One copy for each student of Plaid Pete Is Modeling Earth's Systems - Lab Sheet Lesson 4
Cabbage Juice (You will need to prepare ahead of time by boiling 1 large red cabbage with the lid on until the water is a dark color. Strain out the cabbage and save the juice.)
3 small cups (for the cabbage juice demonstration)
2 small vials for each team
1 straw for each student
Learning Objective & Success Criteria
Note: Consistent with the Sheltered Instruction Observation Protocol, I am now including a language objective with each lesson. These objectives were derived from the Washington State ELP Standards Frameworks that are correlated with the CCSS and the NGSS.
I have gathered my students in our meeting area. I share the learning objective and success criteria, and explain that they will be constructing their models by the end of the period today, using what they have learned in this two day investigation:
Learning Objective: I can develop a model to describe the interactions of Earth's biosphere with at least one other Earth System.
Language Objective: I can record information in organized notes, with charts, tables, or other graphics, as appropriate. [ELP.4-5.5]
Success Criteria: I can correctly complete my lab sheet and construct a model to describe the interaction of Earth's biosphere with other Earth Systems.
I explain that the model they will create will be on the second page of their lab sheet. I say, "Your model should pass the "stranger test." That means a stranger could look at it and clearly see by looking at the pictures and labels that there is an interaction between at least two of Earth's spheres. You may even need to include some text boxes in order to sufficiently explain those interactions."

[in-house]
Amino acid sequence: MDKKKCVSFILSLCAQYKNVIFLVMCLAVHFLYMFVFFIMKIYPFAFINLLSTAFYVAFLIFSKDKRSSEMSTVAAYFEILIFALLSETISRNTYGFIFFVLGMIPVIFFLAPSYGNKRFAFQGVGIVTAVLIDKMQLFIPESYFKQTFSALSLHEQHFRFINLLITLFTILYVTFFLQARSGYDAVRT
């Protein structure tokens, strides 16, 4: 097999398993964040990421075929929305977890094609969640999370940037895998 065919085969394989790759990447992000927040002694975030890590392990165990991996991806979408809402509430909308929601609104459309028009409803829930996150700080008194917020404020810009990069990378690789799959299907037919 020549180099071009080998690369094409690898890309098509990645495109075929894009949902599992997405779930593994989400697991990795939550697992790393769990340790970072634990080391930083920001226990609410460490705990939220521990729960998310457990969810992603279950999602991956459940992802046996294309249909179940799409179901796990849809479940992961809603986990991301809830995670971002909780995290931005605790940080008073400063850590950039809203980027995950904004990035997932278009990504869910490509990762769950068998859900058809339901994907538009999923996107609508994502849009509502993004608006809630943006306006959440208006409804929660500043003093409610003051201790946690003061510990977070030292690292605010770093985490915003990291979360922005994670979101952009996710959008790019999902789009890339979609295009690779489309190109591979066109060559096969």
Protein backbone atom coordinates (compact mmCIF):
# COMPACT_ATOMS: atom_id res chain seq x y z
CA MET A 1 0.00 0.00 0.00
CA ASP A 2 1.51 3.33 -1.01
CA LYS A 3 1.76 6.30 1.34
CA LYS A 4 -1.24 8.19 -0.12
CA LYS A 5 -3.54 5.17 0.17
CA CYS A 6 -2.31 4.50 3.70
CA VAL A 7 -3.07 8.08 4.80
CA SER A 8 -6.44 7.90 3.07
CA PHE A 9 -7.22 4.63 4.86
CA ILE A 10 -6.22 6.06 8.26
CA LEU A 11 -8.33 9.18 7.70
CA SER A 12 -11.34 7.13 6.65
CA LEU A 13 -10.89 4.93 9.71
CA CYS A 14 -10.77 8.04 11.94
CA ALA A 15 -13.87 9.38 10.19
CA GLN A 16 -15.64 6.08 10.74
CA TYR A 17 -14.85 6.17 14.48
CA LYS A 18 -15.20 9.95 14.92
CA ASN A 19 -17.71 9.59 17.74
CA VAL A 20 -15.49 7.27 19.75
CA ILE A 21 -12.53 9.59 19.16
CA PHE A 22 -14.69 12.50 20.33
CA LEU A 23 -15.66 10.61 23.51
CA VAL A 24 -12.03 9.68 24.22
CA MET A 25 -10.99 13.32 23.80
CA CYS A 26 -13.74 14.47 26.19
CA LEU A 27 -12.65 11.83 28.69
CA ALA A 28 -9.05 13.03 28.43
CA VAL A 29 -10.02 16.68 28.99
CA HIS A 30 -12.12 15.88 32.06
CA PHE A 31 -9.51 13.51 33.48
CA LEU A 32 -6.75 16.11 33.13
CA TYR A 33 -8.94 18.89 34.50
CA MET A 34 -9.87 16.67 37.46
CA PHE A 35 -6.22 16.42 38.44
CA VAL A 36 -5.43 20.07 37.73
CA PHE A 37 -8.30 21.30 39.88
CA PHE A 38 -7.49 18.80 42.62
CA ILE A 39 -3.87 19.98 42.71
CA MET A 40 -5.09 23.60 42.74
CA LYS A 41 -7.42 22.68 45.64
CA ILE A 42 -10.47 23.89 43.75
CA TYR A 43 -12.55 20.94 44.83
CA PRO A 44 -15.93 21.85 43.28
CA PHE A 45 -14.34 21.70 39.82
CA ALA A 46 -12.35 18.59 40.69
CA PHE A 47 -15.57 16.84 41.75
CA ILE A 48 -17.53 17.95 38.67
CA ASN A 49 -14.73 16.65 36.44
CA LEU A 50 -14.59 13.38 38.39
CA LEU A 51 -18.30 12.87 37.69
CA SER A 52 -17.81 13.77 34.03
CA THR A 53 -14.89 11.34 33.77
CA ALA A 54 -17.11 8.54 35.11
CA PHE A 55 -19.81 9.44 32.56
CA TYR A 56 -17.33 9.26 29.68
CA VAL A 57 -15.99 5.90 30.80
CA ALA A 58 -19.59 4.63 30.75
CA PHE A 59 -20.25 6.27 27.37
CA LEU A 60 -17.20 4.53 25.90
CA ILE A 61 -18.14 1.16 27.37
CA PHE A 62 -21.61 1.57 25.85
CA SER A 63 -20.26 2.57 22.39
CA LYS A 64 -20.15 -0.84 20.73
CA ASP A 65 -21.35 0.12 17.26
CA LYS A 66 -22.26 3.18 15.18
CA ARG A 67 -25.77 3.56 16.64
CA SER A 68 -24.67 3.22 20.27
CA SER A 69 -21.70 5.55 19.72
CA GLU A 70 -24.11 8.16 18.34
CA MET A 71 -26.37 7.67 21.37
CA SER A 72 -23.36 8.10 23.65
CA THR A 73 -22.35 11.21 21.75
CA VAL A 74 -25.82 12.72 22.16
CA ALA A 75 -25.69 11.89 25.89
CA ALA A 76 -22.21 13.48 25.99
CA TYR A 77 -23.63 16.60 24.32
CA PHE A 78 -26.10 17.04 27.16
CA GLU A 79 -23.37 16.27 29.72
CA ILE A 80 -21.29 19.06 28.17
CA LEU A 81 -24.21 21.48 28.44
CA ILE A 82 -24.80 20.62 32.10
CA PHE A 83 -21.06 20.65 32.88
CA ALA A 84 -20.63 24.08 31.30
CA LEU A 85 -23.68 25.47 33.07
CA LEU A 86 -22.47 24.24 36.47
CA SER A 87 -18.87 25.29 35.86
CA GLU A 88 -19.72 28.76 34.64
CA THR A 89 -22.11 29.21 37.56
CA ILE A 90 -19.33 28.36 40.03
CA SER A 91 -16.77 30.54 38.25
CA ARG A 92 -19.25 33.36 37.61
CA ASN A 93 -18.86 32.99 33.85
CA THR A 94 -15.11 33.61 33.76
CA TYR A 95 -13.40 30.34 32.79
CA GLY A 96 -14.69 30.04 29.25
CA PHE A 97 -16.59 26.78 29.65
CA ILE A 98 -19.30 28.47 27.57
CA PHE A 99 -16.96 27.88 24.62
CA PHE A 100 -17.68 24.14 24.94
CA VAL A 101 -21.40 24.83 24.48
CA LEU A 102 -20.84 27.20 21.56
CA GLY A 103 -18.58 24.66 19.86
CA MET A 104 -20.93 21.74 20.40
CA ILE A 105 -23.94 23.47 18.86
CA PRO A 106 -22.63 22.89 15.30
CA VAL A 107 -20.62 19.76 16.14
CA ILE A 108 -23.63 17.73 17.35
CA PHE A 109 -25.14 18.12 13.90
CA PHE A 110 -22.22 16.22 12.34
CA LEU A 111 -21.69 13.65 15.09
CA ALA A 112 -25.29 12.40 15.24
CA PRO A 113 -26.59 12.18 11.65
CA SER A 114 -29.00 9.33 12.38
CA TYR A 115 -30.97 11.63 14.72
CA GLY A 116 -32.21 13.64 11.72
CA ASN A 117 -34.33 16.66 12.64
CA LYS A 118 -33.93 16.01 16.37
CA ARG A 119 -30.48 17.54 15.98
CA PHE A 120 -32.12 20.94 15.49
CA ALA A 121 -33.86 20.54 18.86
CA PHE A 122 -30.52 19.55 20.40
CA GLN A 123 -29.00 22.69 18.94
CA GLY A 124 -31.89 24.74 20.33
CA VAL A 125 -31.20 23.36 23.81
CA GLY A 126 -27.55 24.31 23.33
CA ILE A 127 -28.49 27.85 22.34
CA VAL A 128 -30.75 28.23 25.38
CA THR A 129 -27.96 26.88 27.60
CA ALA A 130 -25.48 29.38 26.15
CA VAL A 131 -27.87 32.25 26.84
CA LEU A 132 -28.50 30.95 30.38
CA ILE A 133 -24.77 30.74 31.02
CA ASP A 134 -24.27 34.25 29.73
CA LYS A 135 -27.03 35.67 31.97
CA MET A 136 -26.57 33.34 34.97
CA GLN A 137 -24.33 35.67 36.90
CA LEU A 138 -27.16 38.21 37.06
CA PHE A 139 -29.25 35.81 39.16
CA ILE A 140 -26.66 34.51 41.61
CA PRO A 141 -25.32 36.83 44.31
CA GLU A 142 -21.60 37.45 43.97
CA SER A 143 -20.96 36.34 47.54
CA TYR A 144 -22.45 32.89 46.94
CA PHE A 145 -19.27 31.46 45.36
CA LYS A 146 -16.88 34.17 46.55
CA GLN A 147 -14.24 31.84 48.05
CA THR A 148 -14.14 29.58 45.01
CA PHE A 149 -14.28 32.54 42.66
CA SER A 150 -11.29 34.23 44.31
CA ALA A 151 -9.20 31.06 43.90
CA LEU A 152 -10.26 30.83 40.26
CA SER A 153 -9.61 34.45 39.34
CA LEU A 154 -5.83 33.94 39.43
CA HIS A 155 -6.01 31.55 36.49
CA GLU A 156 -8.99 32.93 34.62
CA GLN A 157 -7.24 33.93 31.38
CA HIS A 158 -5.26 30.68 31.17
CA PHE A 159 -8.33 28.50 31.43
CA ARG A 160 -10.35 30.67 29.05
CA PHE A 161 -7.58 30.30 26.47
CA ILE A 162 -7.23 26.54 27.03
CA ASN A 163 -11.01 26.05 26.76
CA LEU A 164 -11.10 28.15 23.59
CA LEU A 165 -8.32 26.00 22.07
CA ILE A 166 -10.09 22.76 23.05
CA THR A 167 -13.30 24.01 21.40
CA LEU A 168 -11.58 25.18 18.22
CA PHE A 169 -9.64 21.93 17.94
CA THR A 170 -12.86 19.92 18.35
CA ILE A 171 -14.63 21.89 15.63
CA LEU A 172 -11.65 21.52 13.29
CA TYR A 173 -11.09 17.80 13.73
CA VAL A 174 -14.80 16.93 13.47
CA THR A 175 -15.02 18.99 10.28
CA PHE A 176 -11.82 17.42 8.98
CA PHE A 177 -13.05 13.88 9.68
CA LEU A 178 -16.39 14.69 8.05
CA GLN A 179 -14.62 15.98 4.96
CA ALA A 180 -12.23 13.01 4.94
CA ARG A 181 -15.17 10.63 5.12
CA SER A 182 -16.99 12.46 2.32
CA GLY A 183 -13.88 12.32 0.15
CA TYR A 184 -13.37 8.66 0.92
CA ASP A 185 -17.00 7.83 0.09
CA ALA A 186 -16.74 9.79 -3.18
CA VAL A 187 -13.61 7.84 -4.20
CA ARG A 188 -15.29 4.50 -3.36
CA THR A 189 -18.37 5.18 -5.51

Review Prediction Chart
After I share the learning objectives, I refer to the prediction chart that we created yesterday. I share some of the predictions that students have made about how other Earth Systems may interact with the biosphere.
I tell my students, "I have a short video that I would like you to watch. This is a video you have seen before. It is about The Carbon Cycle. Before when we viewed this video, we were mostly concerned with the basics of the carbon cycle - how the element carbon cycles through nature and stays in balance. Now, I want you to watch the video with different eyes. This time I want you to watch the video asking yourself these questions - How does the carbon cycle get out of balance? Which of Earth's Systems or spheres are affected when this happens? Be thinking about these questions because we will answer them later, after our investigation. When the video is over, I would like you to go quietly back to your teams so we can begin our investigation."
Introduce the Activity